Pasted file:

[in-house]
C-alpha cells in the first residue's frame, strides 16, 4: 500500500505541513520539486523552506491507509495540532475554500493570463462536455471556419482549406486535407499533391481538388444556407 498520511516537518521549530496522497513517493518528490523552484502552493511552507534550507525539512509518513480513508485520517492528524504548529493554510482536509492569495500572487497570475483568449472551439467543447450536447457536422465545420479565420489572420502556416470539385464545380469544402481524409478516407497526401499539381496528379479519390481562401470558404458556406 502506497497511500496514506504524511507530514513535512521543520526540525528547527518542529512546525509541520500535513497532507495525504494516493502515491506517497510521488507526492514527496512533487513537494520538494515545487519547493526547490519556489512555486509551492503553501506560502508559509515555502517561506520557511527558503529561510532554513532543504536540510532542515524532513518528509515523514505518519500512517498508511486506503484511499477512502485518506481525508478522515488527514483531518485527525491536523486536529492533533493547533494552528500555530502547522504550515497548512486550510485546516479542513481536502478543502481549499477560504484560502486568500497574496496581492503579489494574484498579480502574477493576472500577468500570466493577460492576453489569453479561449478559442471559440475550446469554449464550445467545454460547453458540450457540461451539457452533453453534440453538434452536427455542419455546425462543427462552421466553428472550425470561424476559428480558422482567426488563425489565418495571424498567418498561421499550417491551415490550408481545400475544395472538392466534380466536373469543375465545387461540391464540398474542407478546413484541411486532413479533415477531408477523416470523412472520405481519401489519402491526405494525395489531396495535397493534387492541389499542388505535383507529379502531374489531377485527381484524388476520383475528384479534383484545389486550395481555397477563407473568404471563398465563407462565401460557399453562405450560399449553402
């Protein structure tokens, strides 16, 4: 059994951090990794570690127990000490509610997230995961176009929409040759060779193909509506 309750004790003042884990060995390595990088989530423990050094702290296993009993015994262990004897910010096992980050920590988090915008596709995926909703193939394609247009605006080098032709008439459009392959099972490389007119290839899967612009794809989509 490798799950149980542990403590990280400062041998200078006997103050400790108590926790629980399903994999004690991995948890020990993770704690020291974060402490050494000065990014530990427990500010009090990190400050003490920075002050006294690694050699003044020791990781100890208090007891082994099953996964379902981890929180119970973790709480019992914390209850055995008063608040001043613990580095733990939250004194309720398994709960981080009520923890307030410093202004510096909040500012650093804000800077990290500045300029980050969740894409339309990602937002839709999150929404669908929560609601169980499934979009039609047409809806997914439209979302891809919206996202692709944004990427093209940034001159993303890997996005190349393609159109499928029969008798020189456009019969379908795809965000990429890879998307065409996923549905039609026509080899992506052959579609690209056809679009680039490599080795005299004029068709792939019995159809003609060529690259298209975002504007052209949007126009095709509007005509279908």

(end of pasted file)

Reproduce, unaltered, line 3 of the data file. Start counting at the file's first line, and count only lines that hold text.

């Protein structure tokens, strides 16, 4: 059994951090990794570690127990000490509610997230995961176009929409040759060779193909509506 309750004790003042884990060995390595990088989530423990050094702290296993009993015994262990004897910010096992980050920590988090915008596709995926909703193939394609247009605006080098032709008439459009392959099972490389007119290839899967612009794809989509 490798799950149980542990403590990280400062041998200078006997103050400790108590926790629980399903994999004690991995948890020990993770704690020291974060402490050494000065990014530990427990500010009090990190400050003490920075002050006294690694050699003044020791990781100890208090007891082994099953996964379902981890929180119970973790709480019992914390209850055995008063608040001043613990580095733990939250004194309720398994709960981080009520923890307030410093202004510096909040500012650093804000800077990290500045300029980050969740894409339309990602937002839709999150929404669908929560609601169980499934979009039609047409809806997914439209979302891809919206996202692709944004990427093209940034001159993303890997996005190349393609159109499928029969008798020189456009019969379908795809965000990429890879998307065409996923549905039609026509080899992506052959579609690209056809679009680039490599080795005299004029068709792939019995159809003609060529690259298209975002504007052209949007126009095709509007005509279908």